Reconstructing Functional Topsoil
This has been a key focus of research by the PEU since becoming involved with mine rehabilitation in 1996. We have investigated the capacity of remnant forest and pasture soil, as well as spoil, to support plant root-microbe associations that are the natural nutrient providers to plants and obviate the need for excessive use of fertilizers.
Early studies focussed on mycorrhizal fungi and nodulating bacteria. The former exchange phosphorus with plants for carbon, the latter convert nitrogen in the air to organic nitrogen and exchange it with plants for carbon. These associations are essential for sustainable vegetation community development. All native peas, wattles, and she-oaks have nitrogen fixing microbe associations, and about 80% of all native species have fungal associations for nutrient acquisition and other ecosystem services such as nutrient cycling and drought tolerance.
The bacteria under study have mostly been from the rhizobia group. These bacteria nodulate native peas and wattles and provide organic nitrogen, in doing so, they help develop nutritional balance in native vegetation communities. For this reason, peas and wattles are commonly used as colonizing species on mine spoil. In our research we cultured many isolates. We are determining how many species are present using DNA sequencing and restriction fragment gel patterns (below).
We have also been testing for specificity in individuals and groups of plant species, and are developing an inoculum to re-establish these microbes where they have been lost due to soil erosion.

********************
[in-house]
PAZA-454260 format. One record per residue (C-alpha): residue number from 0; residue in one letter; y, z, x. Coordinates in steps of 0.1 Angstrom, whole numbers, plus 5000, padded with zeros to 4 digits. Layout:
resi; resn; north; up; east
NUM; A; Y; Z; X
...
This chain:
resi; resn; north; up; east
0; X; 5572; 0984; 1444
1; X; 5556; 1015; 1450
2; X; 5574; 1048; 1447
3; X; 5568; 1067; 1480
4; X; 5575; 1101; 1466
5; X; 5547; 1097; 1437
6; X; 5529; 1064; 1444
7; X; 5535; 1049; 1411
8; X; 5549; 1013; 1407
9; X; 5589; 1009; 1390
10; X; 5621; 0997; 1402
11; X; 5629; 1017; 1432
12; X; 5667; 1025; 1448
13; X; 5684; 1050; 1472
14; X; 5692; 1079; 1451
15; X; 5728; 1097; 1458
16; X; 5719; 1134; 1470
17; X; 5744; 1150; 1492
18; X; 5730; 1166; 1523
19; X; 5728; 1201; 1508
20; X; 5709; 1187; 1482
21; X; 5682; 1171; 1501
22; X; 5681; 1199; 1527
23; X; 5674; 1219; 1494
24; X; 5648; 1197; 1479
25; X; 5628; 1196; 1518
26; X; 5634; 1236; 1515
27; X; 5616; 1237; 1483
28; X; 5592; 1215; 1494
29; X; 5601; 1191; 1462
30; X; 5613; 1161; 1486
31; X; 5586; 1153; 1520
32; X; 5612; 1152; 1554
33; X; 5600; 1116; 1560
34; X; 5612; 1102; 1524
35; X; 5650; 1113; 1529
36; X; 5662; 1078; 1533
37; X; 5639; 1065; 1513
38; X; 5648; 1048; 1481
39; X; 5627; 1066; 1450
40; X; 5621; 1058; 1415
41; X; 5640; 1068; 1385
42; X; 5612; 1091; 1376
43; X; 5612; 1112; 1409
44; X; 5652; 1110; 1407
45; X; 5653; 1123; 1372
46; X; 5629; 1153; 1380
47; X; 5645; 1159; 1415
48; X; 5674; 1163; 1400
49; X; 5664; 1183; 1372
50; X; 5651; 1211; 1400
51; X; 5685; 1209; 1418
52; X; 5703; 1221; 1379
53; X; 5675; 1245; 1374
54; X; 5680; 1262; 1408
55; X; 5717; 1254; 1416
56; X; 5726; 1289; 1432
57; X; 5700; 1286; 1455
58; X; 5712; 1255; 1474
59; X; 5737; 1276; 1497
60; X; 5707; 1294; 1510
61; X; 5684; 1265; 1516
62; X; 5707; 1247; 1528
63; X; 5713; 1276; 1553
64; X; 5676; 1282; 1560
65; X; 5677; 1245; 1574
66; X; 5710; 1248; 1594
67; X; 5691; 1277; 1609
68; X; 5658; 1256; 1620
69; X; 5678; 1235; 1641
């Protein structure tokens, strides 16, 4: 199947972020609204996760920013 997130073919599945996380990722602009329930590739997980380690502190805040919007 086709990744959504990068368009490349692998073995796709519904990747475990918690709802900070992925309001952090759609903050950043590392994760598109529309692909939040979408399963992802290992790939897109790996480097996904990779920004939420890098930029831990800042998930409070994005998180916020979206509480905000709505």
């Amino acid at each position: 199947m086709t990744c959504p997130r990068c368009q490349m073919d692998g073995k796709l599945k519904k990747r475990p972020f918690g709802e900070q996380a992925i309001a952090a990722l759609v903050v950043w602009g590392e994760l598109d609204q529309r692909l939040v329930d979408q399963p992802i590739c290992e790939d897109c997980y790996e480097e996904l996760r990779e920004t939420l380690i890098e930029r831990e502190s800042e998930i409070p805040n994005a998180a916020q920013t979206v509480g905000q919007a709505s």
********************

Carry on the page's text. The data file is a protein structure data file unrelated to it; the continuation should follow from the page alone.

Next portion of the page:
Mycorrhizal fungi fall into two groups, the endomycorrhizae (arbuscular mycorrhizae) and ectomycorrhizae. The ectomycorrhizae form puff balls and other reproductive structures (see above) that release spores into the air. These spores are wind dispersed and when forest soil is available, they readily spread at the Model Site. Endomycorrhizae are transmitted from plant to plant or as spores in the soil. In our studies of stockpiles, pasture soil and soil in the forest remnant, we found many samples with no endomycorrhizae and a few with up to 10% of that which would be expected in an old growth forest. These associations, vital to plant nutrient acquisition, pathogen resistance, drought tolerance, and other ecosystem services, have been largely destroyed by erosion believed to be due to clearing of native vegetation and grazing by hoofed animals.
Our studies show that these microbes can be reintroduced to mine sites and when organic matter is provided (sewage sludge) it is possible, so far, to rebuild levels towards 50% of an old growth forest. Recent studies (in association with the University of Sydney) are also demonstrating the value of these and other free-living microbes in the aggregation of soil, which provides better soil structure and function.